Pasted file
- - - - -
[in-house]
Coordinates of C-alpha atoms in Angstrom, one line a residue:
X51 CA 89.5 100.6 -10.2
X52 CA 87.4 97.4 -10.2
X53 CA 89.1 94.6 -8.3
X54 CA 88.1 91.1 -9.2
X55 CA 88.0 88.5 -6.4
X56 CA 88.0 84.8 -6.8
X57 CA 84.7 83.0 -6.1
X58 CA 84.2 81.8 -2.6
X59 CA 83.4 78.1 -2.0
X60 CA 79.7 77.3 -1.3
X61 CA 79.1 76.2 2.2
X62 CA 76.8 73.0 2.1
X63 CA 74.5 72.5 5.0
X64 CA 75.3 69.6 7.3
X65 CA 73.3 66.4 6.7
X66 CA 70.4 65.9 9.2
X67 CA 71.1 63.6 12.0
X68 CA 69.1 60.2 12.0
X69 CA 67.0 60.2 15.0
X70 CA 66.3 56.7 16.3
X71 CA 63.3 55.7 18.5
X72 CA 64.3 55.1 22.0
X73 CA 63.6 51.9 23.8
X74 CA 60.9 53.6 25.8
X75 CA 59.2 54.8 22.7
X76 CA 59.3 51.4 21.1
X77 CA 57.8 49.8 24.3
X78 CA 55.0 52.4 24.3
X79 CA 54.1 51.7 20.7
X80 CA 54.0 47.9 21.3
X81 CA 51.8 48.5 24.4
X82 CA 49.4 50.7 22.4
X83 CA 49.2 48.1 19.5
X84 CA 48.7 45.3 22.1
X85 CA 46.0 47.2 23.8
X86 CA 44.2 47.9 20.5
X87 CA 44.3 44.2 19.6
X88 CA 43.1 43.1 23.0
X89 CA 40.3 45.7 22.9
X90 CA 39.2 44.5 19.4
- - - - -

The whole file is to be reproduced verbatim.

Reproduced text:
[in-house]
Coordinates of C-alpha atoms in Angstrom, one line a residue:
X51 CA 89.5 100.6 -10.2
X52 CA 87.4 97.4 -10.2
X53 CA 89.1 94.6 -8.3
X54 CA 88.1 91.1 -9.2
X55 CA 88.0 88.5 -6.4
X56 CA 88.0 84.8 -6.8
X57 CA 84.7 83.0 -6.1
X58 CA 84.2 81.8 -2.6
X59 CA 83.4 78.1 -2.0
X60 CA 79.7 77.3 -1.3
X61 CA 79.1 76.2 2.2
X62 CA 76.8 73.0 2.1
X63 CA 74.5 72.5 5.0
X64 CA 75.3 69.6 7.3
X65 CA 73.3 66.4 6.7
X66 CA 70.4 65.9 9.2
X67 CA 71.1 63.6 12.0
X68 CA 69.1 60.2 12.0
X69 CA 67.0 60.2 15.0
X70 CA 66.3 56.7 16.3
X71 CA 63.3 55.7 18.5
X72 CA 64.3 55.1 22.0
X73 CA 63.6 51.9 23.8
X74 CA 60.9 53.6 25.8
X75 CA 59.2 54.8 22.7
X76 CA 59.3 51.4 21.1
X77 CA 57.8 49.8 24.3
X78 CA 55.0 52.4 24.3
X79 CA 54.1 51.7 20.7
X80 CA 54.0 47.9 21.3
X81 CA 51.8 48.5 24.4
X82 CA 49.4 50.7 22.4
X83 CA 49.2 48.1 19.5
X84 CA 48.7 45.3 22.1
X85 CA 46.0 47.2 23.8
X86 CA 44.2 47.9 20.5
X87 CA 44.3 44.2 19.6
X88 CA 43.1 43.1 23.0
X89 CA 40.3 45.7 22.9
X90 CA 39.2 44.5 19.4